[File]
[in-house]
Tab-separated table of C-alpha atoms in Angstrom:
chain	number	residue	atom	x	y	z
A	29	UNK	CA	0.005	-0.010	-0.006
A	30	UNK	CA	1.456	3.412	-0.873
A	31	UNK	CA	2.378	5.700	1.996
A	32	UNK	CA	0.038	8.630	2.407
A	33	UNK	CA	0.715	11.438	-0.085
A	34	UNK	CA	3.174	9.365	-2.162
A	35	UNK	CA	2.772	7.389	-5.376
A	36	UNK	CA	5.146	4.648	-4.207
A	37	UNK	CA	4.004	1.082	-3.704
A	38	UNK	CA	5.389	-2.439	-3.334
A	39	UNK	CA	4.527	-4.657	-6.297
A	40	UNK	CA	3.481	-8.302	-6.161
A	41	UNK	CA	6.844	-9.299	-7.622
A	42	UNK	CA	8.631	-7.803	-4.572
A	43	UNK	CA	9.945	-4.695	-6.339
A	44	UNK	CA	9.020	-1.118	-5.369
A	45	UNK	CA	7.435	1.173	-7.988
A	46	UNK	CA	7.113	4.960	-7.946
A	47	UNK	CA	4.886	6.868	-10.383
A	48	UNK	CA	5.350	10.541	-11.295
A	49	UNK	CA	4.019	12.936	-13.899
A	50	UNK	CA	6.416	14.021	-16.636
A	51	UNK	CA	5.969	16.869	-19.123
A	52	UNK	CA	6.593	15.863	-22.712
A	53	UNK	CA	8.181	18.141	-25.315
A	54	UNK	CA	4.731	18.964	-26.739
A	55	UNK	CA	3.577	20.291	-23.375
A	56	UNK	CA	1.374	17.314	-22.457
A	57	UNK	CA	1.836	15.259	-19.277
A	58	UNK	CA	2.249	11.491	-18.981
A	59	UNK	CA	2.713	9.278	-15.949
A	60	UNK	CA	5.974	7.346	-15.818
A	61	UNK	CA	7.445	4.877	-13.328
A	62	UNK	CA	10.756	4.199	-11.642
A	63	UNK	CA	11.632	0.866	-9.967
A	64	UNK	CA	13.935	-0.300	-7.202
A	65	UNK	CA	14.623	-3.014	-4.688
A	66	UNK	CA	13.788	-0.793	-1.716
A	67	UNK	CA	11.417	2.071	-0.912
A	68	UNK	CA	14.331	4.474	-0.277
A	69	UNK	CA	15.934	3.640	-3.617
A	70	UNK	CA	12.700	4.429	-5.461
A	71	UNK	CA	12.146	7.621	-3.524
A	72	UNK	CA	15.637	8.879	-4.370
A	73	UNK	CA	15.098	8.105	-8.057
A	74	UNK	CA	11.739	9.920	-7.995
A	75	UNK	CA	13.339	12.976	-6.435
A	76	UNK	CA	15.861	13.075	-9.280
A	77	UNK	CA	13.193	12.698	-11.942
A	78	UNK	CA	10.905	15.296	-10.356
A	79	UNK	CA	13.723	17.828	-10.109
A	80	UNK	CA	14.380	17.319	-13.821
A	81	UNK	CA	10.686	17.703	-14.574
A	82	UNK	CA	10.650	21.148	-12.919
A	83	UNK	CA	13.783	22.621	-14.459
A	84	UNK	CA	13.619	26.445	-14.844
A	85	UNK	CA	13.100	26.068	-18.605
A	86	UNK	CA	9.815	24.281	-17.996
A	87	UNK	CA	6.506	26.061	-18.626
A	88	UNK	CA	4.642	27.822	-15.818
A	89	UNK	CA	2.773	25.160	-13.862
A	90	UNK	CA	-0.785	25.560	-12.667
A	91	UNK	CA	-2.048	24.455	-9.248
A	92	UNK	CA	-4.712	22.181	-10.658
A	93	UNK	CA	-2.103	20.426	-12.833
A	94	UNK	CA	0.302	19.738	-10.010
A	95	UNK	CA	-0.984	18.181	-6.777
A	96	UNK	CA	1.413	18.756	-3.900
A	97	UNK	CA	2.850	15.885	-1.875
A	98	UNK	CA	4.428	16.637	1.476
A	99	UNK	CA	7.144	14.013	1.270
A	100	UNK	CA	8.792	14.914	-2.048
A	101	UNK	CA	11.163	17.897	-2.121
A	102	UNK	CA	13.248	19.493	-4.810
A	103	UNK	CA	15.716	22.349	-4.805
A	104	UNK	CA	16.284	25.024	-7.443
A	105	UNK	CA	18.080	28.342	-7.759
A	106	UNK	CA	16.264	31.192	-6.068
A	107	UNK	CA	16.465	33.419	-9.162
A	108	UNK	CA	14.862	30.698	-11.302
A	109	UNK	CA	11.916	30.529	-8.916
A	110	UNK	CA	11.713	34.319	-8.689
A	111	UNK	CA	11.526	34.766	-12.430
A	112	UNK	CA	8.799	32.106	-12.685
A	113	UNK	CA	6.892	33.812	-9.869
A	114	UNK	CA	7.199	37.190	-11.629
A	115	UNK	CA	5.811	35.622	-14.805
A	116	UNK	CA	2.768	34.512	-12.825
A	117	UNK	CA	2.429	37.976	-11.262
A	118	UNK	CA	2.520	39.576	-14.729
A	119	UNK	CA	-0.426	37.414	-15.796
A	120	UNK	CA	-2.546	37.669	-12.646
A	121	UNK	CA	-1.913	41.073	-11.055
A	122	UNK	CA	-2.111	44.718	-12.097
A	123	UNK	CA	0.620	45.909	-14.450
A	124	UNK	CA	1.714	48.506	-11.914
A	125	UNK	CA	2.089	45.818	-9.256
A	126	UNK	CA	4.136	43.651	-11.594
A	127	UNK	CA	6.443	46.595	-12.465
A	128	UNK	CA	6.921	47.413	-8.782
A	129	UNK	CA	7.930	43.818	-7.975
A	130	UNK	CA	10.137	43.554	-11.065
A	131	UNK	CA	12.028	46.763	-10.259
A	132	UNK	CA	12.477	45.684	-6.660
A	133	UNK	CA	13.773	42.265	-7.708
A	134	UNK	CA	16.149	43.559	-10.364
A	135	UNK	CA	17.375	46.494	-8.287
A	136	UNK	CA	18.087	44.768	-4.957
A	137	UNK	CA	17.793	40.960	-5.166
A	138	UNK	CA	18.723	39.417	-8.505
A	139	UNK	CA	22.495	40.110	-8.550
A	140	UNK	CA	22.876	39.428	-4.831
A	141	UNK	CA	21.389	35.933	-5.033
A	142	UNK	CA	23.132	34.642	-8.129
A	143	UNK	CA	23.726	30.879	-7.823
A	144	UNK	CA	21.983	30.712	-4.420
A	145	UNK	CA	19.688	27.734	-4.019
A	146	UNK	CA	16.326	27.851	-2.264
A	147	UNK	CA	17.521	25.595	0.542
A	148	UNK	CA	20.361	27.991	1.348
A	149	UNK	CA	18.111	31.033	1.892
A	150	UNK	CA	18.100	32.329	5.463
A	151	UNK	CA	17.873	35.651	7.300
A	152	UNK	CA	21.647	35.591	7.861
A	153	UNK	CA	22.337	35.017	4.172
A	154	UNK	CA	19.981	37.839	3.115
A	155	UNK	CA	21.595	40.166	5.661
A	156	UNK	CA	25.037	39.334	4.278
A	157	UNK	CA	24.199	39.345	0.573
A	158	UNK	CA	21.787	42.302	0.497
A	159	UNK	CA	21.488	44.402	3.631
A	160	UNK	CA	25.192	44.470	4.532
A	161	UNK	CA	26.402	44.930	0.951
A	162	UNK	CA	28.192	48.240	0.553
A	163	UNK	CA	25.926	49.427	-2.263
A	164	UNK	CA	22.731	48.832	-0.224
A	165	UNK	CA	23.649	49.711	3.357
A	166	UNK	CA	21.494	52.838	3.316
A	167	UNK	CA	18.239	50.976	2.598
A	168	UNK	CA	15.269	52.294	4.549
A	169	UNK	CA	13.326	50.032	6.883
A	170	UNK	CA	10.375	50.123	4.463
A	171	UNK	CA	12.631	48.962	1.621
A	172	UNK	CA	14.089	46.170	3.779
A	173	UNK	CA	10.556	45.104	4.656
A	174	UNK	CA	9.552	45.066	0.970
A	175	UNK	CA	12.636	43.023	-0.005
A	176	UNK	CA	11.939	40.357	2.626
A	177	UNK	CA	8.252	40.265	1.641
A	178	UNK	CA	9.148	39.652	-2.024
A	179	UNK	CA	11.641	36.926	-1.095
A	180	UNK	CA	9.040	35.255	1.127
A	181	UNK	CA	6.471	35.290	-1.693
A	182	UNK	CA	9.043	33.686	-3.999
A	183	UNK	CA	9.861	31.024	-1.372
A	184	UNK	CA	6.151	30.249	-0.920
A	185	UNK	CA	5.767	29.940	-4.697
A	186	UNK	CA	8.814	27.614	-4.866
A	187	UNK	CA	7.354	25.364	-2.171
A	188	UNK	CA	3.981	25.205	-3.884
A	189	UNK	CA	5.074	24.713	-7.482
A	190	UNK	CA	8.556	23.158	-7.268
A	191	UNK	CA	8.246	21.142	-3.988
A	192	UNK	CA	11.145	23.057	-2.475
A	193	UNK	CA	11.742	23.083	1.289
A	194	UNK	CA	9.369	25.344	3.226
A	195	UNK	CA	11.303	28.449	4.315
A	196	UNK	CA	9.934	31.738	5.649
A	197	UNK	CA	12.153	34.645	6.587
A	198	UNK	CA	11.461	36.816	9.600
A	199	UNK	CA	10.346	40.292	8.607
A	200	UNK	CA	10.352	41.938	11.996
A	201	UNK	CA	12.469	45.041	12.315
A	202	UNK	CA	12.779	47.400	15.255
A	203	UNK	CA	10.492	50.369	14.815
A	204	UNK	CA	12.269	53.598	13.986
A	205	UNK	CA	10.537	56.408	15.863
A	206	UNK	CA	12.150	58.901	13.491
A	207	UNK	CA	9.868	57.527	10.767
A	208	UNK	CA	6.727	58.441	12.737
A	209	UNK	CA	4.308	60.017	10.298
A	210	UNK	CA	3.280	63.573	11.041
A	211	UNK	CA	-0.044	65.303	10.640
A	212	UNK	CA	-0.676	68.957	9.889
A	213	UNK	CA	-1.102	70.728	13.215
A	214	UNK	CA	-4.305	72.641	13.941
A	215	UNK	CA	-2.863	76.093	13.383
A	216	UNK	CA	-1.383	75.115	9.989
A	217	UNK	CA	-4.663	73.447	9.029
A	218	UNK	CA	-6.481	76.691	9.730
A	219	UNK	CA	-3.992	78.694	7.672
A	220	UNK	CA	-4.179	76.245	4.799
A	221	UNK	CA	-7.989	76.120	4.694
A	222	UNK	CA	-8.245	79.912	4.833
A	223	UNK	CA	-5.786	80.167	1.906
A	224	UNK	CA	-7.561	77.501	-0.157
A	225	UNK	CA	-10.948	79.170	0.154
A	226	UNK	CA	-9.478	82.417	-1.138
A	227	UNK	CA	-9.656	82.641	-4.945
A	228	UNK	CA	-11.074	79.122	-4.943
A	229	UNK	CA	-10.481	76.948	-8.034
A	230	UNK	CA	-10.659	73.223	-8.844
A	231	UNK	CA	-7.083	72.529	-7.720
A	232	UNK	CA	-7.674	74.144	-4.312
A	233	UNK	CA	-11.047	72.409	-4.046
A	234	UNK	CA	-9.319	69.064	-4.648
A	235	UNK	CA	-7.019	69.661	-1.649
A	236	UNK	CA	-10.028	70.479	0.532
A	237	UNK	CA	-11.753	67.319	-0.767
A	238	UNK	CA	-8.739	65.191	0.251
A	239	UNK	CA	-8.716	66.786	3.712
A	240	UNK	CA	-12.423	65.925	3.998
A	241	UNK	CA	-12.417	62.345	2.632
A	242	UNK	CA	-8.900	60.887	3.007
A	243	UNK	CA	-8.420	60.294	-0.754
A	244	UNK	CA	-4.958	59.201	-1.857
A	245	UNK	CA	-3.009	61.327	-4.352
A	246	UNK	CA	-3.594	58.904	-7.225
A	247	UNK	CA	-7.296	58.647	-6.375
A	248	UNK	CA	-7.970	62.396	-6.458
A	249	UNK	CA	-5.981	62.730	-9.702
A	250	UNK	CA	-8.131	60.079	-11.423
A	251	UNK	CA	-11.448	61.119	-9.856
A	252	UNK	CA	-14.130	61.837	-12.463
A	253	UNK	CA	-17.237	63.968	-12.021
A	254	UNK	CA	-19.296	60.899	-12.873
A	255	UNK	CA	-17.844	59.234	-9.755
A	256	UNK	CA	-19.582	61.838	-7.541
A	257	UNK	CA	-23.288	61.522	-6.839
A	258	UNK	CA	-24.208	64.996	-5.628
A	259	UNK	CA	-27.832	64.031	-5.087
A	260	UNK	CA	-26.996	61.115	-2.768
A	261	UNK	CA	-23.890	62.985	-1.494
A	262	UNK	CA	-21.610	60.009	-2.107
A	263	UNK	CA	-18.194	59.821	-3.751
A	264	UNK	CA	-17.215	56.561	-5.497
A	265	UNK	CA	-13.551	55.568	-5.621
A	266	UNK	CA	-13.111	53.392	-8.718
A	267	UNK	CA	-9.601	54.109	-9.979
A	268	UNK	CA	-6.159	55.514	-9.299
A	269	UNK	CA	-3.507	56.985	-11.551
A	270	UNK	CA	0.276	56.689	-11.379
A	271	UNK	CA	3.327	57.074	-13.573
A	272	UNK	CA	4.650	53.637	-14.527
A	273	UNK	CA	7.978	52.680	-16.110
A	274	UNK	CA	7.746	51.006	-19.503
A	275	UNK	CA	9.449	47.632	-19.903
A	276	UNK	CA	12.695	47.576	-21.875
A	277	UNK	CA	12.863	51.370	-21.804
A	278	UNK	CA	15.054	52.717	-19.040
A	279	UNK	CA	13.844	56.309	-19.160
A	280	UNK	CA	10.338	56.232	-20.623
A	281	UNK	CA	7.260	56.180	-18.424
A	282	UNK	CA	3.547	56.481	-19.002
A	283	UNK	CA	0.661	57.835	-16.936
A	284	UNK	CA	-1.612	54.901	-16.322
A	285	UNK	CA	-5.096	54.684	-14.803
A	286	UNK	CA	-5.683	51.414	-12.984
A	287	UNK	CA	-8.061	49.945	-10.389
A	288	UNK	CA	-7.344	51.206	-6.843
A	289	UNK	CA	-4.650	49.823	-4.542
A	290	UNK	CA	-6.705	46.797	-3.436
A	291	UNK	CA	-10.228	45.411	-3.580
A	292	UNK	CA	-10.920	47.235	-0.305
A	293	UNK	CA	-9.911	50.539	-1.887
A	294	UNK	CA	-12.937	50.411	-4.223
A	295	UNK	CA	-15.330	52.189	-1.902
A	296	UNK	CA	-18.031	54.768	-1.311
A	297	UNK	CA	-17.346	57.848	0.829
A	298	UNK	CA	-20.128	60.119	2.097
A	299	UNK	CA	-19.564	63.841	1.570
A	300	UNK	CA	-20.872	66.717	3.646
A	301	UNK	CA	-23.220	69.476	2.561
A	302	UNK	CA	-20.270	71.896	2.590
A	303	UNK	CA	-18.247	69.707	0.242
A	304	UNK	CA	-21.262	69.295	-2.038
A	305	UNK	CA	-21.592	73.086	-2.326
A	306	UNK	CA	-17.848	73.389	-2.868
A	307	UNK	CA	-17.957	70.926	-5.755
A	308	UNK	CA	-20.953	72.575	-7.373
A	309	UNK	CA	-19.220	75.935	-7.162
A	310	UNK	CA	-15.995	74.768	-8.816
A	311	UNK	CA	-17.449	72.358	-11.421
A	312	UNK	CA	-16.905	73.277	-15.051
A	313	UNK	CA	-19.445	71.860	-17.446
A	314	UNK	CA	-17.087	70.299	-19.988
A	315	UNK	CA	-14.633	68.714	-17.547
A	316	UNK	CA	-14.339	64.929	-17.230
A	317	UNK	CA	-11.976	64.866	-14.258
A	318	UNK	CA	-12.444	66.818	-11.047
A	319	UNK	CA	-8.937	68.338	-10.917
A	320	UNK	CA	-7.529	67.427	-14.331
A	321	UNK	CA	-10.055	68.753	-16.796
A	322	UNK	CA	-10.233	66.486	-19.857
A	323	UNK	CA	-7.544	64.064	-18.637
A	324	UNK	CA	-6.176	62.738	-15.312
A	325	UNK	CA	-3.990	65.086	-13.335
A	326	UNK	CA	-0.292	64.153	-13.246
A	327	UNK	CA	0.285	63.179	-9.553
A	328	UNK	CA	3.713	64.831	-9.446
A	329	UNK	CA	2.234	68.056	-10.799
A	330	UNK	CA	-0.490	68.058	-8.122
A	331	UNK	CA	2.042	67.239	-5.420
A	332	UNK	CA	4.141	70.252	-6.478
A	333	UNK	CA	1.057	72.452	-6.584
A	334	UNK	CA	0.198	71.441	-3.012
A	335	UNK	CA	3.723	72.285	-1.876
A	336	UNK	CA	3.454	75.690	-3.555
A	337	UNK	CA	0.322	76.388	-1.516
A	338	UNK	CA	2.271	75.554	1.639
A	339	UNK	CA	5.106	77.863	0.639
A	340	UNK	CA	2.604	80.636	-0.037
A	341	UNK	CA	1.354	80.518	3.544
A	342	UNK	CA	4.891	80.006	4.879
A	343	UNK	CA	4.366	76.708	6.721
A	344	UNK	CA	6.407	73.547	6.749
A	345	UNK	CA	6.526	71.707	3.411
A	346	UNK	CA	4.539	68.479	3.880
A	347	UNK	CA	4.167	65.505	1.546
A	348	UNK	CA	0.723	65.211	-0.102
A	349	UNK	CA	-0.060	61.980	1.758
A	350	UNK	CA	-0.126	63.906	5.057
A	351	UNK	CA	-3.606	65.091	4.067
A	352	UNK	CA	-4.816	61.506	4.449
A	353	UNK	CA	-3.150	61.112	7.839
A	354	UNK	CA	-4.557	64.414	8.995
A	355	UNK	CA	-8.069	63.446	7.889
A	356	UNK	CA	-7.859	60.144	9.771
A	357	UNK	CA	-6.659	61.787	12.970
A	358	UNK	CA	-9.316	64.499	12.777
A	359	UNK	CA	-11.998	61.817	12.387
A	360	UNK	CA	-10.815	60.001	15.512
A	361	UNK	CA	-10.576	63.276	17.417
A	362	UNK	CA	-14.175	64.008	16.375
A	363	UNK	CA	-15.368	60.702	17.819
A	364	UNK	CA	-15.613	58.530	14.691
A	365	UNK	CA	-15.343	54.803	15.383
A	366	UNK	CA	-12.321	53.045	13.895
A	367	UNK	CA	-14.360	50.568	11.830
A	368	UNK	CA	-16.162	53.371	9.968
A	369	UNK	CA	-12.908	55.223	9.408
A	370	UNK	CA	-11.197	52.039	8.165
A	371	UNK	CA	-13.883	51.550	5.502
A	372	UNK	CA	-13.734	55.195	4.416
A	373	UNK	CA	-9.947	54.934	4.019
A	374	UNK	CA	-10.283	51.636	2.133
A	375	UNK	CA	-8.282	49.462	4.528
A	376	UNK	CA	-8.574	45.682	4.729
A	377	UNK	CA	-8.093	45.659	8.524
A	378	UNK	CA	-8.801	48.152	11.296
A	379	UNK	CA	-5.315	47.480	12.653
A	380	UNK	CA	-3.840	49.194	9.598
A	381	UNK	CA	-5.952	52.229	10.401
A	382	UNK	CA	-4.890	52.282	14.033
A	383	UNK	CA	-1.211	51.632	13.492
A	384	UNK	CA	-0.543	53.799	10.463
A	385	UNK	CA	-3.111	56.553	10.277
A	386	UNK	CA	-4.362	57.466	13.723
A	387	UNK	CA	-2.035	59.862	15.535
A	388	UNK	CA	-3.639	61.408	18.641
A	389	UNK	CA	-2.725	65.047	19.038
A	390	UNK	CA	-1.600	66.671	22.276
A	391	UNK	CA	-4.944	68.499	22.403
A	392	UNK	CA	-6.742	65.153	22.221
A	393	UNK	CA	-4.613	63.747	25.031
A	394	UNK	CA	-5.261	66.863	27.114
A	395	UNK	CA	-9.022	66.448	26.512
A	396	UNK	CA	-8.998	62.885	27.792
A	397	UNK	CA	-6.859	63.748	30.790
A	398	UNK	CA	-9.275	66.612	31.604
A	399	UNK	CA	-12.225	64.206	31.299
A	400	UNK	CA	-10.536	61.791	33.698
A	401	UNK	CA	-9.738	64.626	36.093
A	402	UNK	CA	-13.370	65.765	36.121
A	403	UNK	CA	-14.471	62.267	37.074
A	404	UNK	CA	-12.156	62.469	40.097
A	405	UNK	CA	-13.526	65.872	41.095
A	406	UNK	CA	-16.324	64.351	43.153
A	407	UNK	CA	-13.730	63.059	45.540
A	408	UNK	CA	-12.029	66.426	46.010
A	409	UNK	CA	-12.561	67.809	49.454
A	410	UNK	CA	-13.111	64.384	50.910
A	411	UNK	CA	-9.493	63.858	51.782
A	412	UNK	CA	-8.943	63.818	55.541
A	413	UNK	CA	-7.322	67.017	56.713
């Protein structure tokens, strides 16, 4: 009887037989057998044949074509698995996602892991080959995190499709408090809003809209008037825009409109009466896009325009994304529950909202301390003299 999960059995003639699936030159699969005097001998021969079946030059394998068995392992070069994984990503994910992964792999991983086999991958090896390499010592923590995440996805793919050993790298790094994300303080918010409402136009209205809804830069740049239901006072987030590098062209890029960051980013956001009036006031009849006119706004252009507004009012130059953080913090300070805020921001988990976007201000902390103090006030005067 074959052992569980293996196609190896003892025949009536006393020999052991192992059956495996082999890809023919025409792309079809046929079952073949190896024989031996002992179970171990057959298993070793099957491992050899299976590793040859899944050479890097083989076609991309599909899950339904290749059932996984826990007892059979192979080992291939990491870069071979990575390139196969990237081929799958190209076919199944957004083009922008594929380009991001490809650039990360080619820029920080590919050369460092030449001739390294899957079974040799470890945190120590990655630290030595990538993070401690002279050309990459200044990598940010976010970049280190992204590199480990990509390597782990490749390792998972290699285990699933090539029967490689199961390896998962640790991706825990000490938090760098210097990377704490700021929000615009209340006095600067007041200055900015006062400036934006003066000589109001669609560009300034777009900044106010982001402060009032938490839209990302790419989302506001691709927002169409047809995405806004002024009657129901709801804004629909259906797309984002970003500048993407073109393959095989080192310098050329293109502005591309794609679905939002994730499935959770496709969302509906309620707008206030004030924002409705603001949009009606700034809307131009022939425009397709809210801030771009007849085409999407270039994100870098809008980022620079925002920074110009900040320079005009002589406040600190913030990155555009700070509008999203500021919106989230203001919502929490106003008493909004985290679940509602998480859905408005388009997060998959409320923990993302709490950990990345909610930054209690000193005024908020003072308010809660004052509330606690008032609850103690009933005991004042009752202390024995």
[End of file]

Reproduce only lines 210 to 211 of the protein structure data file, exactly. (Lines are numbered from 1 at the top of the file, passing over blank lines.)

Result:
A	235	UNK	CA	-7.019	69.661	-1.649
A	236	UNK	CA	-10.028	70.479	0.532